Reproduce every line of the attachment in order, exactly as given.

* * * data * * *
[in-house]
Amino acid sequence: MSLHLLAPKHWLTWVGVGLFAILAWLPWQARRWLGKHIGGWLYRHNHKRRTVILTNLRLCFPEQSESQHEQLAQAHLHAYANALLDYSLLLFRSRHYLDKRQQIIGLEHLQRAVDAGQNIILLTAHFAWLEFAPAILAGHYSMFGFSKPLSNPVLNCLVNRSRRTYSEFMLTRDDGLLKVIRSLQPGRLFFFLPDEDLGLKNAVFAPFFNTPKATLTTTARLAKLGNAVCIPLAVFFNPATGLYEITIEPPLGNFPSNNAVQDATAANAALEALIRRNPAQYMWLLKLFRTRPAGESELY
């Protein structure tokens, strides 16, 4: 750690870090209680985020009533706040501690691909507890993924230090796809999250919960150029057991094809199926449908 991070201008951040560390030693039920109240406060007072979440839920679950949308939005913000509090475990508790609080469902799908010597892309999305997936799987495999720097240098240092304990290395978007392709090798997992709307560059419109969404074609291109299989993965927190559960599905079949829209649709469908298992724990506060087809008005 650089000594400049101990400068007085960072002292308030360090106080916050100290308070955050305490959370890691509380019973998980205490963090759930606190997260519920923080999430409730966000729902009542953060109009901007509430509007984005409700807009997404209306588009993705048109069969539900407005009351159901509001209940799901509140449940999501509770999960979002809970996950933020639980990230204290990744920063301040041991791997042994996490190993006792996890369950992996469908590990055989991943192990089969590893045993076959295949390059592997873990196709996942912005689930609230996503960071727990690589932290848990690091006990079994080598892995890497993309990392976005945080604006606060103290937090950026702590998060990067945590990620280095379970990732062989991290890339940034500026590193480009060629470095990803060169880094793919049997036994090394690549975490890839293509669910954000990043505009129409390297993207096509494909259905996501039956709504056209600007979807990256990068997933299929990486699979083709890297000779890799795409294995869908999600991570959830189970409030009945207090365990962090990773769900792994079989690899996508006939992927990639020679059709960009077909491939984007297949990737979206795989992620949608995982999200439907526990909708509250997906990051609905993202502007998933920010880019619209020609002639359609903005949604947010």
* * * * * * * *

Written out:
[in-house]
Amino acid sequence: MSLHLLAPKHWLTWVGVGLFAILAWLPWQARRWLGKHIGGWLYRHNHKRRTVILTNLRLCFPEQSESQHEQLAQAHLHAYANALLDYSLLLFRSRHYLDKRQQIIGLEHLQRAVDAGQNIILLTAHFAWLEFAPAILAGHYSMFGFSKPLSNPVLNCLVNRSRRTYSEFMLTRDDGLLKVIRSLQPGRLFFFLPDEDLGLKNAVFAPFFNTPKATLTTTARLAKLGNAVCIPLAVFFNPATGLYEITIEPPLGNFPSNNAVQDATAANAALEALIRRNPAQYMWLLKLFRTRPAGESELY
């Protein structure tokens, strides 16, 4: 750690870090209680985020009533706040501690691909507890993924230090796809999250919960150029057991094809199926449908 991070201008951040560390030693039920109240406060007072979440839920679950949308939005913000509090475990508790609080469902799908010597892309999305997936799987495999720097240098240092304990290395978007392709090798997992709307560059419109969404074609291109299989993965927190559960599905079949829209649709469908298992724990506060087809008005 650089000594400049101990400068007085960072002292308030360090106080916050100290308070955050305490959370890691509380019973998980205490963090759930606190997260519920923080999430409730966000729902009542953060109009901007509430509007984005409700807009997404209306588009993705048109069969539900407005009351159901509001209940799901509140449940999501509770999960979002809970996950933020639980990230204290990744920063301040041991791997042994996490190993006792996890369950992996469908590990055989991943192990089969590893045993076959295949390059592997873990196709996942912005689930609230996503960071727990690589932290848990690091006990079994080598892995890497993309990392976005945080604006606060103290937090950026702590998060990067945590990620280095379970990732062989991290890339940034500026590193480009060629470095990803060169880094793919049997036994090394690549975490890839293509669910954000990043505009129409390297993207096509494909259905996501039956709504056209600007979807990256990068997933299929990486699979083709890297000779890799795409294995869908999600991570959830189970409030009945207090365990962090990773769900792994079989690899996508006939992927990639020679059709960009077909491939984007297949990737979206795989992620949608995982999200439907526990909708509250997906990051609905993202502007998933920010880019619209020609002639359609903005949604947010």